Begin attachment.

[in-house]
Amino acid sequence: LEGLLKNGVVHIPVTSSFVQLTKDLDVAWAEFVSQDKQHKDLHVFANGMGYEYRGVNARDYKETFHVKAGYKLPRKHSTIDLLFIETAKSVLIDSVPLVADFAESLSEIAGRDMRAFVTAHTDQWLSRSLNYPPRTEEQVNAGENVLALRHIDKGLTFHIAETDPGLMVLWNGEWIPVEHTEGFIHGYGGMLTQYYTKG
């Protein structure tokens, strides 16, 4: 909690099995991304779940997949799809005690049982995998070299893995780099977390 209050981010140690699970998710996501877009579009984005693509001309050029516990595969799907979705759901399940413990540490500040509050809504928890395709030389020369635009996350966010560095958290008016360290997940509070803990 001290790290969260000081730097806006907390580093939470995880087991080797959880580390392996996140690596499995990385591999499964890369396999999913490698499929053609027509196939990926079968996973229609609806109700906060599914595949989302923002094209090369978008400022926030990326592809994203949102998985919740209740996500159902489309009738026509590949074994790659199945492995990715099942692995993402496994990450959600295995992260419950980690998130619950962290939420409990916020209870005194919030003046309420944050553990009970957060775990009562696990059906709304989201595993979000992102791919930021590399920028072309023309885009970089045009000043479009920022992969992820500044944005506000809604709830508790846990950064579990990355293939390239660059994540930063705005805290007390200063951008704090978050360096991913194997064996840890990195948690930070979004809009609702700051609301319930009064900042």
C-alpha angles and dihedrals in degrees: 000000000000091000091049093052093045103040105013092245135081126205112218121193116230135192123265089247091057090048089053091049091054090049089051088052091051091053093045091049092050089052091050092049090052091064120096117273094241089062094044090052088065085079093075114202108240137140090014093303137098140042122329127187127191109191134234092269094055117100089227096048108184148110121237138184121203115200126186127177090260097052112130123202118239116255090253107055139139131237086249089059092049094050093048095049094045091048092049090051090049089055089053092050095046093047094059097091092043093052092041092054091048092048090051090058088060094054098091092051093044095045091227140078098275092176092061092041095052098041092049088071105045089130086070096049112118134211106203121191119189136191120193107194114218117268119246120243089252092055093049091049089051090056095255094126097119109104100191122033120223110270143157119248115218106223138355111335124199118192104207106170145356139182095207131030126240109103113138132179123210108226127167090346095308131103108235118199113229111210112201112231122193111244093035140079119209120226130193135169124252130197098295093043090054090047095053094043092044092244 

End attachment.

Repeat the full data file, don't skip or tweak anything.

[in-house]
Amino acid sequence: LEGLLKNGVVHIPVTSSFVQLTKDLDVAWAEFVSQDKQHKDLHVFANGMGYEYRGVNARDYKETFHVKAGYKLPRKHSTIDLLFIETAKSVLIDSVPLVADFAESLSEIAGRDMRAFVTAHTDQWLSRSLNYPPRTEEQVNAGENVLALRHIDKGLTFHIAETDPGLMVLWNGEWIPVEHTEGFIHGYGGMLTQYYTKG
């Protein structure tokens, strides 16, 4: 909690099995991304779940997949799809005690049982995998070299893995780099977390 209050981010140690699970998710996501877009579009984005693509001309050029516990595969799907979705759901399940413990540490500040509050809504928890395709030389020369635009996350966010560095958290008016360290997940509070803990 001290790290969260000081730097806006907390580093939470995880087991080797959880580390392996996140690596499995990385591999499964890369396999999913490698499929053609027509196939990926079968996973229609609806109700906060599914595949989302923002094209090369978008400022926030990326592809994203949102998985919740209740996500159902489309009738026509590949074994790659199945492995990715099942692995993402496994990450959600295995992260419950980690998130619950962290939420409990916020209870005194919030003046309420944050553990009970957060775990009562696990059906709304989201595993979000992102791919930021590399920028072309023309885009970089045009000043479009920022992969992820500044944005506000809604709830508790846990950064579990990355293939390239660059994540930063705005805290007390200063951008704090978050360096991913194997064996840890990195948690930070979004809009609702700051609301319930009064900042």
C-alpha angles and dihedrals in degrees: 000000000000091000091049093052093045103040105013092245135081126205112218121193116230135192123265089247091057090048089053091049091054090049089051088052091051091053093045091049092050089052091050092049090052091064120096117273094241089062094044090052088065085079093075114202108240137140090014093303137098140042122329127187127191109191134234092269094055117100089227096048108184148110121237138184121203115200126186127177090260097052112130123202118239116255090253107055139139131237086249089059092049094050093048095049094045091048092049090051090049089055089053092050095046093047094059097091092043093052092041092054091048092048090051090058088060094054098091092051093044095045091227140078098275092176092061092041095052098041092049088071105045089130086070096049112118134211106203121191119189136191120193107194114218117268119246120243089252092055093049091049089051090056095255094126097119109104100191122033120223110270143157119248115218106223138355111335124199118192104207106170145356139182095207131030126240109103113138132179123210108226127167090346095308131103108235118199113229111210112201112231122193111244093035140079119209120226130193135169124252130197098295093043090054090047095053094043092044092244 